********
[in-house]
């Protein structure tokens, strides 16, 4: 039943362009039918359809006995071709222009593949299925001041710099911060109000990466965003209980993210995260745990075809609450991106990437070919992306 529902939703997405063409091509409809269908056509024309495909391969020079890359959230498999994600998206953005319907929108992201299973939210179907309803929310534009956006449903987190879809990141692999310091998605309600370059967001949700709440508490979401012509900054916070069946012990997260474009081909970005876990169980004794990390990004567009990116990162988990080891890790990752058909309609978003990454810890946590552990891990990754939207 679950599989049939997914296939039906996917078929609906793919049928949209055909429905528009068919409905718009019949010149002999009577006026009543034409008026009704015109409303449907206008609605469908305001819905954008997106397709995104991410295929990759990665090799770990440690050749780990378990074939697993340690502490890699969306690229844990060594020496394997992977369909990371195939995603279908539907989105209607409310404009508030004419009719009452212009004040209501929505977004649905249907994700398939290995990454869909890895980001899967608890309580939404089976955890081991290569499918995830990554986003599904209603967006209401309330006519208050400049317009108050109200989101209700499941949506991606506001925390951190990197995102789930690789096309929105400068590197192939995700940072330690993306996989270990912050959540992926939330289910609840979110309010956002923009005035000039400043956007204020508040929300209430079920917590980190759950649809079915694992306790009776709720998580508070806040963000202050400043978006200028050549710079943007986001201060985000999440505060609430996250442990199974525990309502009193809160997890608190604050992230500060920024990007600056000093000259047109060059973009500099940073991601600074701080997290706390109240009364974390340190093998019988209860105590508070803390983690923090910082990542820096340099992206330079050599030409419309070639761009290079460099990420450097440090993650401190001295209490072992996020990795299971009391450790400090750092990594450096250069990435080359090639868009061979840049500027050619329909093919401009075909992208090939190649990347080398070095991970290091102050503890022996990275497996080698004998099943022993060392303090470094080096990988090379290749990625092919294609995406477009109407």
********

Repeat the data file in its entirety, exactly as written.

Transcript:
[in-house]
């Protein structure tokens, strides 16, 4: 039943362009039918359809006995071709222009593949299925001041710099911060109000990466965003209980993210995260745990075809609450991106990437070919992306 529902939703997405063409091509409809269908056509024309495909391969020079890359959230498999994600998206953005319907929108992201299973939210179907309803929310534009956006449903987190879809990141692999310091998605309600370059967001949700709440508490979401012509900054916070069946012990997260474009081909970005876990169980004794990390990004567009990116990162988990080891890790990752058909309609978003990454810890946590552990891990990754939207 679950599989049939997914296939039906996917078929609906793919049928949209055909429905528009068919409905718009019949010149002999009577006026009543034409008026009704015109409303449907206008609605469908305001819905954008997106397709995104991410295929990759990665090799770990440690050749780990378990074939697993340690502490890699969306690229844990060594020496394997992977369909990371195939995603279908539907989105209607409310404009508030004419009719009452212009004040209501929505977004649905249907994700398939290995990454869909890895980001899967608890309580939404089976955890081991290569499918995830990554986003599904209603967006209401309330006519208050400049317009108050109200989101209700499941949506991606506001925390951190990197995102789930690789096309929105400068590197192939995700940072330690993306996989270990912050959540992926939330289910609840979110309010956002923009005035000039400043956007204020508040929300209430079920917590980190759950649809079915694992306790009776709720998580508070806040963000202050400043978006200028050549710079943007986001201060985000999440505060609430996250442990199974525990309502009193809160997890608190604050992230500060920024990007600056000093000259047109060059973009500099940073991601600074701080997290706390109240009364974390340190093998019988209860105590508070803390983690923090910082990542820096340099992206330079050599030409419309070639761009290079460099990420450097440090993650401190001295209490072992996020990795299971009391450790400090750092990594450096250069990435080359090639868009061979840049500027050619329909093919401009075909992208090939190649990347080398070095991970290091102050503890022996990275497996080698004998099943022993060392303090470094080096990988090379290749990625092919294609995406477009109407």